Sleep is one of the great pleasures of life. What a relief it is to fall asleep, and leave all of your troubles behind! But so many people struggle to sleep, dealing with racing thoughts and anxiety.
There are lots of drugs you could turn to to put you to sleep, but they have hidden costs. Being drowsy and groggy the next day is certainly the best-known cost of sleep-inducing drugs. But there is another, more insidious, cost: sleep drugs reduce your ability to dream. And dreaming is a very important way for your mind to refresh, to think broadly and intuitively, and to come up with fresh, creative solutions to problems.
So, with the help of the tips in Living from the Heart (from Chapter 3), I present to you my 8 Ways to Fall Asleep Without Drugs:
- Set the alarm clock for when you have to go to sleep, not when you have to wake up. (Try to develop the ability to wake up on your own, rather than needing an alarm.)
- When your alarm clock tells you it’s time to go to sleep, dim the lights in your room. Bright light tells your body it’s time to wake up, and dim lights tell your body it’s time to sleep.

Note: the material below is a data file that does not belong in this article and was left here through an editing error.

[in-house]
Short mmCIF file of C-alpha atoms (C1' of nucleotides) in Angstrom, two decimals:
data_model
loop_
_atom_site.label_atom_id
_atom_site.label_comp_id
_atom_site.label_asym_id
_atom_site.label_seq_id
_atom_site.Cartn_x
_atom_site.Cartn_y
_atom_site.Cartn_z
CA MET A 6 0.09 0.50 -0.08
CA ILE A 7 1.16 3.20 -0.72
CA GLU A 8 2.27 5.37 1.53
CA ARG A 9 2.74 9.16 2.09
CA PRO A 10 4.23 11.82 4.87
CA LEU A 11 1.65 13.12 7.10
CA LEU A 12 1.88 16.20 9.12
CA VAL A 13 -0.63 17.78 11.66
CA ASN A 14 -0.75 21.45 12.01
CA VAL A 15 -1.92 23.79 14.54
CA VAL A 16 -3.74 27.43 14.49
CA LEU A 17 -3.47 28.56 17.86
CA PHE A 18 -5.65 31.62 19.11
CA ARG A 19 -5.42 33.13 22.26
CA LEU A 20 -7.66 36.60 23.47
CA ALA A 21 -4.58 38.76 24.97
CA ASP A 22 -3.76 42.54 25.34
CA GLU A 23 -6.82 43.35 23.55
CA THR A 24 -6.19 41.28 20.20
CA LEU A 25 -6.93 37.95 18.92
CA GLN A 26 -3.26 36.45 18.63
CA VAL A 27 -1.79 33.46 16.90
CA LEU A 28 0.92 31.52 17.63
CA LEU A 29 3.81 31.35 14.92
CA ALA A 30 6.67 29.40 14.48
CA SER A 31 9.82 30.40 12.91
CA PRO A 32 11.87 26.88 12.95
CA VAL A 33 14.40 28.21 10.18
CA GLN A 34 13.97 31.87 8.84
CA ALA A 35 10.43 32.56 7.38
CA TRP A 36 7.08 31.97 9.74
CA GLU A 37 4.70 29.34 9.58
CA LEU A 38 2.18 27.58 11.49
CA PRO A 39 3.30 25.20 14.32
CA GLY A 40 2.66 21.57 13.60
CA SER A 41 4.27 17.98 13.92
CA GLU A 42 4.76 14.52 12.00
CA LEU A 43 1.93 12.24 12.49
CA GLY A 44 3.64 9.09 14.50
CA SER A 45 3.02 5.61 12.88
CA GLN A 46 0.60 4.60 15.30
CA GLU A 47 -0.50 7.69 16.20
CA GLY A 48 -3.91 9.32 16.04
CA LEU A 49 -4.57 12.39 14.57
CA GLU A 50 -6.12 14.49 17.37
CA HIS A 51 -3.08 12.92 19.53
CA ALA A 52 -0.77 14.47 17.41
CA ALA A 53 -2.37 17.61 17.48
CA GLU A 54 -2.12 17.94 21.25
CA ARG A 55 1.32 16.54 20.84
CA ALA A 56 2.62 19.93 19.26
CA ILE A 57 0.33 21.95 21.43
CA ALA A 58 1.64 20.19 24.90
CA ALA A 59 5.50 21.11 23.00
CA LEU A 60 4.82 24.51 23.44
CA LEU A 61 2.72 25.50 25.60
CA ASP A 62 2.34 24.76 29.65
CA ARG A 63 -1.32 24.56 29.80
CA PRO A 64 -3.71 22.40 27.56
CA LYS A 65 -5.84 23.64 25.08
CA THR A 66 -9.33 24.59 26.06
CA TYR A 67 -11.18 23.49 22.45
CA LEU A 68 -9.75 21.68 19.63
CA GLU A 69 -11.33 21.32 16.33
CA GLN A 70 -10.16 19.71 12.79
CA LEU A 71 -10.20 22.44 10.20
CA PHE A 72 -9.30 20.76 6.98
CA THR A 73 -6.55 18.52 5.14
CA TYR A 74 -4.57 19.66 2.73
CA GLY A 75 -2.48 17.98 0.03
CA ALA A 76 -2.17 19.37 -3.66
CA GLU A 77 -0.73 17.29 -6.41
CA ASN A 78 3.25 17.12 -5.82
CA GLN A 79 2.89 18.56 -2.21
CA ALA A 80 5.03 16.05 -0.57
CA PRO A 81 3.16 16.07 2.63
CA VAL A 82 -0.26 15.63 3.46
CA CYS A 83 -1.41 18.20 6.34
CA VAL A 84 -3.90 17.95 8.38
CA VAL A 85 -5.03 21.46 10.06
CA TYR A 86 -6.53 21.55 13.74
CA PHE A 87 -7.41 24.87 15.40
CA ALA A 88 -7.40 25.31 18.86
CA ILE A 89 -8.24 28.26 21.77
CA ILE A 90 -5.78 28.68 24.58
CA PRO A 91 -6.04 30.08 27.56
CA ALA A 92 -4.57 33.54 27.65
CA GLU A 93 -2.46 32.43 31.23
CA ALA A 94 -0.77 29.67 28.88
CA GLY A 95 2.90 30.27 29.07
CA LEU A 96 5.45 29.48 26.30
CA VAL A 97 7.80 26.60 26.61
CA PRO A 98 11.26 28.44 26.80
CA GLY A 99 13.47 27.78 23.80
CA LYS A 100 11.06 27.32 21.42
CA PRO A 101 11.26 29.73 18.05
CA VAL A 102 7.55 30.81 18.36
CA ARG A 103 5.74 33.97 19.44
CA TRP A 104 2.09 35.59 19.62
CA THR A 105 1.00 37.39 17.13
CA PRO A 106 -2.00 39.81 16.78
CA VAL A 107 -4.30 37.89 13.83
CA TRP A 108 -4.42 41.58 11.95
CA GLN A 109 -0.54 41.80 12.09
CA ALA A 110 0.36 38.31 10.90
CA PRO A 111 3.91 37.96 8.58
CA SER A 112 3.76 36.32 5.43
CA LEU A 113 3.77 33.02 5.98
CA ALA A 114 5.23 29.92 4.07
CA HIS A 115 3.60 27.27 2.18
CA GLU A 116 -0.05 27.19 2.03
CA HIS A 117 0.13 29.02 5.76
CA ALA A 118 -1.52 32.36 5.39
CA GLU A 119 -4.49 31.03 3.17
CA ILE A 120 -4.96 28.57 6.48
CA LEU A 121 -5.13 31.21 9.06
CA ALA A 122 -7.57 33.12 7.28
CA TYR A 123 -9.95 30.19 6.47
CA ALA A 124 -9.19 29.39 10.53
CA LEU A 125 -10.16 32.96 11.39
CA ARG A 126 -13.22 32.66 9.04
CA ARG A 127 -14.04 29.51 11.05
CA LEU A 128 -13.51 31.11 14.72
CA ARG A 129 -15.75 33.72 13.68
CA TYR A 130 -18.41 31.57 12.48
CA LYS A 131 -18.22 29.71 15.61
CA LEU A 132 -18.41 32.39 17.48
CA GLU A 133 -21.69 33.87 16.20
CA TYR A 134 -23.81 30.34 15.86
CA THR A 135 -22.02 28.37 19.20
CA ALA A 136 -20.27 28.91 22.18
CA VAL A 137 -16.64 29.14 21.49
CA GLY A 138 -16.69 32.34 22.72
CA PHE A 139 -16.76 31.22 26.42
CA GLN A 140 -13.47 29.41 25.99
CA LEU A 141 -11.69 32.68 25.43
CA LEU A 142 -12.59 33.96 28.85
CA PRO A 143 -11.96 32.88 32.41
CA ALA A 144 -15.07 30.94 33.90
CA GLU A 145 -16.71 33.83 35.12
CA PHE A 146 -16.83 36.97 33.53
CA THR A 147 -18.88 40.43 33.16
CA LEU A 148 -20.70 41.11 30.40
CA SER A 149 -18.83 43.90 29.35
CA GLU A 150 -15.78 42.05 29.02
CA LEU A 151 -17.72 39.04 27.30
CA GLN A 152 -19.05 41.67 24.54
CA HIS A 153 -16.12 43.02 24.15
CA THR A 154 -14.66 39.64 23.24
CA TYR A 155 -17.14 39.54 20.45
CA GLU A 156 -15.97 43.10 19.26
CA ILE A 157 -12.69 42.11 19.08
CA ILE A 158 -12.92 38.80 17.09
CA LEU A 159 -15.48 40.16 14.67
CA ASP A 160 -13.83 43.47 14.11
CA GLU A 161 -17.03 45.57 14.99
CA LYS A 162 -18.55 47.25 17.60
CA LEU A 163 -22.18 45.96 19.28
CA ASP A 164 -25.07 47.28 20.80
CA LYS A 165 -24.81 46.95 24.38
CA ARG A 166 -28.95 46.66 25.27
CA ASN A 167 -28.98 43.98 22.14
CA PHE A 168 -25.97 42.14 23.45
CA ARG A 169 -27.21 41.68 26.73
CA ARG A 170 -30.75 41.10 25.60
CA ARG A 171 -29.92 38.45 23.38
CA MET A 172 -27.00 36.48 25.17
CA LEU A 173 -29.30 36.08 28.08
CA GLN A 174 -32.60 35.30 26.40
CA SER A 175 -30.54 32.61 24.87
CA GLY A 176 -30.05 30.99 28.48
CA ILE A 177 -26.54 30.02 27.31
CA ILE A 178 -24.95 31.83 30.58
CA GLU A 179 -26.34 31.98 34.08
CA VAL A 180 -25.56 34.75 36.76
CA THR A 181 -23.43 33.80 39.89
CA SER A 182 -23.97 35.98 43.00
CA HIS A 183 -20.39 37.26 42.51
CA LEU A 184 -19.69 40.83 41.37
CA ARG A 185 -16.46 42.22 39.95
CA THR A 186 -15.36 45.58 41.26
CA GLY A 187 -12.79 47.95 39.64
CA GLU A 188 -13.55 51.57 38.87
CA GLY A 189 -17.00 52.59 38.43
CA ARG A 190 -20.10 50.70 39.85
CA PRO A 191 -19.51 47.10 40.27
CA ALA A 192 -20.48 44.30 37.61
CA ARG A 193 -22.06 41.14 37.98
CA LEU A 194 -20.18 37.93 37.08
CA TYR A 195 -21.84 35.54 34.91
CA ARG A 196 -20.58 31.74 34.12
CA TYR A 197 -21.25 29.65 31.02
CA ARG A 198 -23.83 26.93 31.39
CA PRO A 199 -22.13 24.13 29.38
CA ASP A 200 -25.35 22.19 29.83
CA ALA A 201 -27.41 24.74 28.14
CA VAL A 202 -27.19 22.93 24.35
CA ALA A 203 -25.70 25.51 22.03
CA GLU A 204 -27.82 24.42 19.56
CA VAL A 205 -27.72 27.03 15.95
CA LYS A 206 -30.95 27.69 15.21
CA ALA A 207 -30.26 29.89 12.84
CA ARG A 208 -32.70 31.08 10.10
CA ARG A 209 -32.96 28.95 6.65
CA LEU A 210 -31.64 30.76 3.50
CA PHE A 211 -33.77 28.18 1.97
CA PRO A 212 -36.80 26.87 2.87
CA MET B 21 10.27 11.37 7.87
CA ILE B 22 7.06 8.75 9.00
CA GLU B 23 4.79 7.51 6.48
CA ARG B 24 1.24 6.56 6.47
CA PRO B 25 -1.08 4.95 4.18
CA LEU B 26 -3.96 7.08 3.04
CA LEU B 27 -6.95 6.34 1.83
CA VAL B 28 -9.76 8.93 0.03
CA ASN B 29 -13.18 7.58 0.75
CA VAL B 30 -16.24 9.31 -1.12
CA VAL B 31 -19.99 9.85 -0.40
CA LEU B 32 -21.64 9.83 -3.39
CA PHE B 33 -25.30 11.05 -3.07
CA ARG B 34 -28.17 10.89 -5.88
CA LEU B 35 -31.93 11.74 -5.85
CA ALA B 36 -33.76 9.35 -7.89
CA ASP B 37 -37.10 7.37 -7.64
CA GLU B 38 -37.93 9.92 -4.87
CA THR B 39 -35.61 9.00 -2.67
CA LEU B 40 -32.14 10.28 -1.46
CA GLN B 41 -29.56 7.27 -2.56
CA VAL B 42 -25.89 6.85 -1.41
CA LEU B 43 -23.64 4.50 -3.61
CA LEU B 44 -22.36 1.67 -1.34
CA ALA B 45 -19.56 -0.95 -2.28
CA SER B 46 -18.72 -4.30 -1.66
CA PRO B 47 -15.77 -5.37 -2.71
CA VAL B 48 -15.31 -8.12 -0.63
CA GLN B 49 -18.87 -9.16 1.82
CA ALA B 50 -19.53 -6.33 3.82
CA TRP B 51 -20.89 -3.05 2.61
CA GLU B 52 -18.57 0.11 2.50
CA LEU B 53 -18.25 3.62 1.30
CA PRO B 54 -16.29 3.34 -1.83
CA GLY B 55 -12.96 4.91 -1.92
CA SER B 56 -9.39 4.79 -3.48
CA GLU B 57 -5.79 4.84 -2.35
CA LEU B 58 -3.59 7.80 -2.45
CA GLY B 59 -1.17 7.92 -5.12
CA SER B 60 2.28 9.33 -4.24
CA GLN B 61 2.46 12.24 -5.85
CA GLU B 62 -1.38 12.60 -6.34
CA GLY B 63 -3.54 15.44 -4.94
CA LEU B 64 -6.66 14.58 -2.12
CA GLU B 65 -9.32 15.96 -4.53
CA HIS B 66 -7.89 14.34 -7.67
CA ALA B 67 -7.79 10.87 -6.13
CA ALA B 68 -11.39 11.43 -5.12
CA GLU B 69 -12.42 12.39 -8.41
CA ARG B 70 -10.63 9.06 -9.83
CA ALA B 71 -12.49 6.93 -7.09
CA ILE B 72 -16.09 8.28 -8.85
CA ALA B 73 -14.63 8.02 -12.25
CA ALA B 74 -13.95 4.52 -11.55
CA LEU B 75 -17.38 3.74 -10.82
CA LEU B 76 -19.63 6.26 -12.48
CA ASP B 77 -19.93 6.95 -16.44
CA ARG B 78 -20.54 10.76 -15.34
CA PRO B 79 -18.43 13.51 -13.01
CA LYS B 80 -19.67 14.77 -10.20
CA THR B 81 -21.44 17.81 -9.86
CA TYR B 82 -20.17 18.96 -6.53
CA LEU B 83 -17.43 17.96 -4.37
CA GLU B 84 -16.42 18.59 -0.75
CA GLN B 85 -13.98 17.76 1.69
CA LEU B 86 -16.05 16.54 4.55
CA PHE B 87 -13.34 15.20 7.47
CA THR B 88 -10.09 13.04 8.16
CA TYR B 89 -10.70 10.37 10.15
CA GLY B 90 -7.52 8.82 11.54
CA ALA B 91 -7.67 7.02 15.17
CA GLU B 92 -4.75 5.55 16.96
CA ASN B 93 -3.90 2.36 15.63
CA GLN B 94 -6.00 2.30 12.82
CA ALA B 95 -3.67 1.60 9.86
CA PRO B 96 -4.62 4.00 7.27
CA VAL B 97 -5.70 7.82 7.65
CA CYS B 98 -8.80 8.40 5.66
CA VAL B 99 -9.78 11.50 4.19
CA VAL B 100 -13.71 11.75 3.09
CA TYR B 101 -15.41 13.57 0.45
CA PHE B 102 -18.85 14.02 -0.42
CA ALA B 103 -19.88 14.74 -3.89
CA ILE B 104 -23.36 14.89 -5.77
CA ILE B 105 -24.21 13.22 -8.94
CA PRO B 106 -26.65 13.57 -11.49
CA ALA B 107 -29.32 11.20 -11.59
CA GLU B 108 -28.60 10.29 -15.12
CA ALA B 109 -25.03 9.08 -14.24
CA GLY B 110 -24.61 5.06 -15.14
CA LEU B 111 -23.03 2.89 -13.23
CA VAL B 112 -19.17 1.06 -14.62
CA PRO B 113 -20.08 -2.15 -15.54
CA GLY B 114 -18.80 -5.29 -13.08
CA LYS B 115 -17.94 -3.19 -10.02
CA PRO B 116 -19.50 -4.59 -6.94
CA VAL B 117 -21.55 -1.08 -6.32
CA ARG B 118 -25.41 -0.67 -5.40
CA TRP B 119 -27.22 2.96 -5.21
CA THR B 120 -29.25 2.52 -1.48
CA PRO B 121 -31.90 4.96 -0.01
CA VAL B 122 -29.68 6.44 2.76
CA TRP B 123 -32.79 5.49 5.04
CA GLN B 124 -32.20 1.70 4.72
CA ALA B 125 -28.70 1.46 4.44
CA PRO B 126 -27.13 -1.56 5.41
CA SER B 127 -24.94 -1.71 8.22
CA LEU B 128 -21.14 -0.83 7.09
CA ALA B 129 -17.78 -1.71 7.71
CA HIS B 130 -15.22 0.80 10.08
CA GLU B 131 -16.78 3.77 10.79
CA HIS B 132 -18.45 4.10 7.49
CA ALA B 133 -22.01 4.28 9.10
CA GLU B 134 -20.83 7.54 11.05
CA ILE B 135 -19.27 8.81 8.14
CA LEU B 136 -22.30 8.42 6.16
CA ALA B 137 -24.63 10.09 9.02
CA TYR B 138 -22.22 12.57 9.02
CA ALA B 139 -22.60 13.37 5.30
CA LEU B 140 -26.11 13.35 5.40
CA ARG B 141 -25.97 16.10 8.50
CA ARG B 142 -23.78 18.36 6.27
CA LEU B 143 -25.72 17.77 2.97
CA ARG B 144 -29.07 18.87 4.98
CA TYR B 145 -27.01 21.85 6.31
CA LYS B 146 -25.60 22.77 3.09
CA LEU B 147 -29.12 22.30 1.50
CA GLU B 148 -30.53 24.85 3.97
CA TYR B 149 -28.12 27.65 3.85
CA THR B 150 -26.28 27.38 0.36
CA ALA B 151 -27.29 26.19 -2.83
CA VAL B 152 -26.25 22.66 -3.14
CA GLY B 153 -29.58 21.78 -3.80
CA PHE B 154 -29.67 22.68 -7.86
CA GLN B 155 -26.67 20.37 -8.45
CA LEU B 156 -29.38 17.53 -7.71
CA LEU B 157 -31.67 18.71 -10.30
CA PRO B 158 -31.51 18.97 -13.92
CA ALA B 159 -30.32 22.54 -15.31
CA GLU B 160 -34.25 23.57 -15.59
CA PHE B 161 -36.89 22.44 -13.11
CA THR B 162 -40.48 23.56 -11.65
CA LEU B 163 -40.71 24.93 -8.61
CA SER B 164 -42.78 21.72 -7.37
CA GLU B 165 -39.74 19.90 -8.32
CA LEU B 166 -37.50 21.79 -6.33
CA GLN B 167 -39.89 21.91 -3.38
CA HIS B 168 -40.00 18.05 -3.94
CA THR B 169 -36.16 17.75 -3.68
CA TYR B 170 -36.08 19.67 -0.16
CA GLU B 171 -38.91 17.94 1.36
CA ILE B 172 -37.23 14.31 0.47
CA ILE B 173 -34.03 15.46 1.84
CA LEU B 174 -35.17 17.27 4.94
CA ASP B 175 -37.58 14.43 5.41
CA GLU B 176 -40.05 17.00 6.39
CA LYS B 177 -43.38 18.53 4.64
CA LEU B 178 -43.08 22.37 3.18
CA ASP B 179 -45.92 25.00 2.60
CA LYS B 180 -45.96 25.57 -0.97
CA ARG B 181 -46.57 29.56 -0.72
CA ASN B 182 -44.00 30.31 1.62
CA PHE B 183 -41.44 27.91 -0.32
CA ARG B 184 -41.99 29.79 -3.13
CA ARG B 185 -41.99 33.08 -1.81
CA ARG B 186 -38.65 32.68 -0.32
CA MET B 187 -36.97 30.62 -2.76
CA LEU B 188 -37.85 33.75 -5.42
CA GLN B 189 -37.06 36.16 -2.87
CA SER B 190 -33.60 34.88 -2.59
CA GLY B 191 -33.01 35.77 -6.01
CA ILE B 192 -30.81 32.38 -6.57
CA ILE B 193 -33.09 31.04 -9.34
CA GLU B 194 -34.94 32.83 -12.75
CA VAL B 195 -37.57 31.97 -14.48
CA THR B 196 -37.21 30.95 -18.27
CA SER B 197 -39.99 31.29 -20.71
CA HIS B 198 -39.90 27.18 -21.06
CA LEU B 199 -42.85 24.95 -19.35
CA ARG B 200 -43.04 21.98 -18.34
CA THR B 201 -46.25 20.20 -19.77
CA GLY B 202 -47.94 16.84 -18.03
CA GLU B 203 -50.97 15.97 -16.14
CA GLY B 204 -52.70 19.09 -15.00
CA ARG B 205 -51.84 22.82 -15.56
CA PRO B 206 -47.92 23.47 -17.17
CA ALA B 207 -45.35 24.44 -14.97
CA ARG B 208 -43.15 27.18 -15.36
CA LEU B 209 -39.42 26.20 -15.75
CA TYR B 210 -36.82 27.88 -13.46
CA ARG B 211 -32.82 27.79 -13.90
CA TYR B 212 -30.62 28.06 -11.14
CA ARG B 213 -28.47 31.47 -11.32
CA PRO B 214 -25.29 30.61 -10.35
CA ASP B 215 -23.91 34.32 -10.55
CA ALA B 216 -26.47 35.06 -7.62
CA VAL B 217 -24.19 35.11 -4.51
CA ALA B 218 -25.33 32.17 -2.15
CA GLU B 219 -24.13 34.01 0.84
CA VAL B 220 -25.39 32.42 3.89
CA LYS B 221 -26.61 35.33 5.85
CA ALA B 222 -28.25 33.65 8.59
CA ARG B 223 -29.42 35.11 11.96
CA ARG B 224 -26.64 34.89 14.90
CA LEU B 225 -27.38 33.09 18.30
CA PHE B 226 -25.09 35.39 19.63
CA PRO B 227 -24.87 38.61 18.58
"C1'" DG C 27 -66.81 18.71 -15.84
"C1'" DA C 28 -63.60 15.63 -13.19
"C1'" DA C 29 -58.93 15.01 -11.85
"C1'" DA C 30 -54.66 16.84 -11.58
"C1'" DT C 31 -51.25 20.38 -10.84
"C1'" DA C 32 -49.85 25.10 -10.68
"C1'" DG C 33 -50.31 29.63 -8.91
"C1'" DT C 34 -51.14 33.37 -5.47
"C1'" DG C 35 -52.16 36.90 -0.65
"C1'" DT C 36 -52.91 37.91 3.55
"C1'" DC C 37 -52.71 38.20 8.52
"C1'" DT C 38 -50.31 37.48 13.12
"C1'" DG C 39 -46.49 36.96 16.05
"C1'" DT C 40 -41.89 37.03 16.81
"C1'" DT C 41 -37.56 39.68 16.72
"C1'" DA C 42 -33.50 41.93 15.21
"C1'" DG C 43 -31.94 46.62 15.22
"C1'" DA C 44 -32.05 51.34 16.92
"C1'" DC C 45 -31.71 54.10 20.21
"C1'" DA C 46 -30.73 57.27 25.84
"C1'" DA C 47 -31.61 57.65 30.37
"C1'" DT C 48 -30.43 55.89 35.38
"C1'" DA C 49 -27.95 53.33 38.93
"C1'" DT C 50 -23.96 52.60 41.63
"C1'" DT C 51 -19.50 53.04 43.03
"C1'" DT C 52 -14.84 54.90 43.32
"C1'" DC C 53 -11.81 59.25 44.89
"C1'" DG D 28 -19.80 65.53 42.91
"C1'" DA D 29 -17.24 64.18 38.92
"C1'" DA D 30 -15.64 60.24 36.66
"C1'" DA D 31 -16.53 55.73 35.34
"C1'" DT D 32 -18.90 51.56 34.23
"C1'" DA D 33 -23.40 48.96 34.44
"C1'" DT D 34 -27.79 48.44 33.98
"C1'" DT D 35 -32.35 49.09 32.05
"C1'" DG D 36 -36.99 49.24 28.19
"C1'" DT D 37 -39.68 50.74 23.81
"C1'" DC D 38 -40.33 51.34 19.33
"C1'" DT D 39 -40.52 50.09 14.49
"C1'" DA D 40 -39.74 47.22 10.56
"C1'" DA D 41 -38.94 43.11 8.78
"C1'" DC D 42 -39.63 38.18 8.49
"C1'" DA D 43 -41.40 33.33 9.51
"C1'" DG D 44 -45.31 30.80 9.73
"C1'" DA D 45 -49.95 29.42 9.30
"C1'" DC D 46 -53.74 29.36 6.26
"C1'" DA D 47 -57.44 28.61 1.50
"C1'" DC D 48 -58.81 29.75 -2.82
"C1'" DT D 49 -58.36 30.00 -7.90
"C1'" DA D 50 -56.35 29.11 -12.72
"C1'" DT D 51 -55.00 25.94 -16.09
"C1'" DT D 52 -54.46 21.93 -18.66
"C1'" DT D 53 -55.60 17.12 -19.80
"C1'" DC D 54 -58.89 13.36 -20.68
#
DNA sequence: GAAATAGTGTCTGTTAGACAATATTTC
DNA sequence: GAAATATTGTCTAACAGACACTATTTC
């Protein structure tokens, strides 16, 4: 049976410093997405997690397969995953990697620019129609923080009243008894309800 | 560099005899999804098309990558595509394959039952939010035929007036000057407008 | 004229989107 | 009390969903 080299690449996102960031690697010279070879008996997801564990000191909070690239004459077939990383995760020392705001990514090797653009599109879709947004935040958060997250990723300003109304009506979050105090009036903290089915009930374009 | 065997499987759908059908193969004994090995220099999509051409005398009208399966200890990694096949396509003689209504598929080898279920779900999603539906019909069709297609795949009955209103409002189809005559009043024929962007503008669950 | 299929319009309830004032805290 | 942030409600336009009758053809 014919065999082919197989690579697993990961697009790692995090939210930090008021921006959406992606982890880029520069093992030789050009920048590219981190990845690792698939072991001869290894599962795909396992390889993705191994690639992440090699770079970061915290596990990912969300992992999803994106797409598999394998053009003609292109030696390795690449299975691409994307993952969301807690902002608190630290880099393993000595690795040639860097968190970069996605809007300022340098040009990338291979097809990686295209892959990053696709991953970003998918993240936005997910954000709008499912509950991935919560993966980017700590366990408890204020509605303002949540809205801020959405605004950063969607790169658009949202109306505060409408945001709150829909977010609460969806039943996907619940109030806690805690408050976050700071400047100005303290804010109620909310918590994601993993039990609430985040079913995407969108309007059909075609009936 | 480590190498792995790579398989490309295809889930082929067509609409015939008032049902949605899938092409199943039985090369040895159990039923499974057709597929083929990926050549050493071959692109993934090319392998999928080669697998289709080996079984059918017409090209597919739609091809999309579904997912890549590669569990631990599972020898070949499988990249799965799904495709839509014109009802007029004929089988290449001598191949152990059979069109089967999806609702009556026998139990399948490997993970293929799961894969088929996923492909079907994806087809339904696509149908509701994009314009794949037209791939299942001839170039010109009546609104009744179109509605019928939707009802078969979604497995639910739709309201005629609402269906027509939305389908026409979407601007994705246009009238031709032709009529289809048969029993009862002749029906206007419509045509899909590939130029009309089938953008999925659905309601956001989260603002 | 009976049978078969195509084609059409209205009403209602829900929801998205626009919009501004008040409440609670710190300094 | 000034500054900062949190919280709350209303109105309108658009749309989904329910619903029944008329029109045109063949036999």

- Continue your bedtime ritual with some Heart Rhythm Meditation. Sit up straight, and make your breathing slow, deep, rhythmic, and heart-centered. If you can, feel your heartbeat and breathe in for 8 beats, then out for 8 beats. Just a few minutes of meditating on your heart will slow down the rhythm of your body and mind. (Learn how to meditate in this manner in course 101.)
- As you lay in bed, remember that you have a purpose. Your life has meaning. You have come here to do what no one else can do. Think of your life, and remember that all of your experiences have prepared you for this purpose.
- Try laying on your right side, which will shift your breath to your left nostril, activating the right hemisphere of your brain and moving you into a relaxed, receptive space.
- Feel your heart beating as you lay in bed. Feel how your heart is like an anchor, beating steadily whether you pay attention or not.
- Now move into the Sleepy Breath, making your breath like it is when you are asleep: a heavy exhalation that tapers off, then a quicker inhalation, followed by another heavy exhalation, and so on.
- If you awaken at night and can’t sleep, sit up and practice Heart Rhythm Meditation again. If you have learned the Element Breaths, which we teach in course 102, practice the Water Breath (in through the nose, out through the mouth). Feel the heaviness of water, moving downward, spreading out in all directions, washing away all tension in an endless flow of love.
I think you’ll find these heart-centered meditation techniques are all that are required to restore your sleep, so that you are rested and refreshed each morning.
I’d love to hear your thoughts. Please share here.
Yours in the One Heart,
P.S. Thank you to all who have recently begun applications to our two-year University of the Heart program; all applications must be in by July 1st.
This course is an excellent resource for those looking to explore sleeping, dreaming, and waking.